Laguna Beach claimed a consequential victory Thursday after the California Coastal Commission tentatively signed off on a revised design review process intended to streamline minor home remodels and wildfire defense breaks on private property.
Among the projects removed from the Design Review Board’s purview are landscape modifications previously approved by the panel if there is no height increase, relocated windows if adjacent neighbors agree, and the creation of defensible space. City staffers can also green light adding additional floor area within certain limits, roof alterations, and some architectural modifications.
“These measures will reduce time, cost and frustration by our residents and will speed up approval times as City resources are freed up to work on the larger projects,” Mayor Sue Kempf said in a statement Thursday.
Most of the streamlined fixes related to building, remodeling, or modifying homes came as a result of a process started back in 2019. Kempf spearheaded the policy reform after promising voters she would simplify the City’s design review rules as a 2018 council candidate.
The state panel also took action to exempt Laguna Beach wireless communications antennas from obtaining coastal development permits, provided they’re fixed to an existing structure and don’t impact public access, coastal resources, or sensitive habitat.
The design review changes didn’t make it through the state panel without lengthy suggestions from coastal staff.
As an example, coastal staff wanted to maintain some oversight of wildfire fuel modification zones that could damage valuable coastal habitat that is typically home to endangered wildlife and plants.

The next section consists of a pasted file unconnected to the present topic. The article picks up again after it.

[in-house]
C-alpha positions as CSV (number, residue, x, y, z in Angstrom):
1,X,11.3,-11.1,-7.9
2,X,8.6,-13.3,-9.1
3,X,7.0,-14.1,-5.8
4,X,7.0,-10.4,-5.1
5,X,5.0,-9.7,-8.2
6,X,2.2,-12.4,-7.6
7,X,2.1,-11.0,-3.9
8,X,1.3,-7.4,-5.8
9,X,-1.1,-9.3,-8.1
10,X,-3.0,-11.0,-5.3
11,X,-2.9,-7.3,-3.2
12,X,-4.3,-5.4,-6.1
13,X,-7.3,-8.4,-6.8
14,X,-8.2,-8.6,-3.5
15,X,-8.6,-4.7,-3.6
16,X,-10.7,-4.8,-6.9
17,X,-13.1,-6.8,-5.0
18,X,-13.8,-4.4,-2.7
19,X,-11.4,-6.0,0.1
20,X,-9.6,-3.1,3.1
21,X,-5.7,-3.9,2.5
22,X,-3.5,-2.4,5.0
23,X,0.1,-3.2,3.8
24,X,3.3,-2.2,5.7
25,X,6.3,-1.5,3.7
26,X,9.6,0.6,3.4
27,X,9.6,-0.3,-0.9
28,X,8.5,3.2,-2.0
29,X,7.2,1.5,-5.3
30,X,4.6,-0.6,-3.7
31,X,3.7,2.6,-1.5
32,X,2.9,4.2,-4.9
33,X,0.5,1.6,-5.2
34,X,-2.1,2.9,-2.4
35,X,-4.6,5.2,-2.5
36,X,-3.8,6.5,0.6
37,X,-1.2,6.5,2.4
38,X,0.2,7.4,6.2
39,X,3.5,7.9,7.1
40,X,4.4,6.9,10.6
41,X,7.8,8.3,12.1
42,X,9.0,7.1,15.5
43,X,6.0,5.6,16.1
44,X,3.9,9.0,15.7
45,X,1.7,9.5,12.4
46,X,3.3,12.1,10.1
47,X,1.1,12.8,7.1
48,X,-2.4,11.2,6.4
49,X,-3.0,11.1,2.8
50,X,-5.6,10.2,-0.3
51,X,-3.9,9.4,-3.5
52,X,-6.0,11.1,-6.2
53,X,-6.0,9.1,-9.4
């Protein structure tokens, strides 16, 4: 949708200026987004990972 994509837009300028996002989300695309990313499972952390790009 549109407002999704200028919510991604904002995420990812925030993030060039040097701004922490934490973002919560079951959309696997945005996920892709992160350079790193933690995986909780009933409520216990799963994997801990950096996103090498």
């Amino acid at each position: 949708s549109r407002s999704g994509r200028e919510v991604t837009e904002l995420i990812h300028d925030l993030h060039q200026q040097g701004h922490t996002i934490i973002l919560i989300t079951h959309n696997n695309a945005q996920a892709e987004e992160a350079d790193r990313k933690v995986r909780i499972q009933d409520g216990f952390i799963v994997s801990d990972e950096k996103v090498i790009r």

“Language added notes that in some cases it may require a Coastal Development Permit, such as when it would impact environmentally sensitive habitat. This does not create any new requirements and is consistent with our current process,” Community Development Director Marc Wiener said in a statement.
In light of this, modifications suggested by the coastal staff will return to the City Council for approval on Sept. 20. Once adopted by the City Council, the document will be sent back to the coastal staff for final certification. This should happen in the next several months, city officials said.
The Emergency and Disaster Preparedness Committee championed the design review changes that will empower homeowners to more easily box in eaves, tighten ventilation screens, and trim vegetation away from structures. Coastal Commissioners’ approval Thursday is a big win, however tentative, for Laguna Beach public safety especially as tinder-dry drought conditions persist, emergency preparedness committee chairman Matt Lawson said.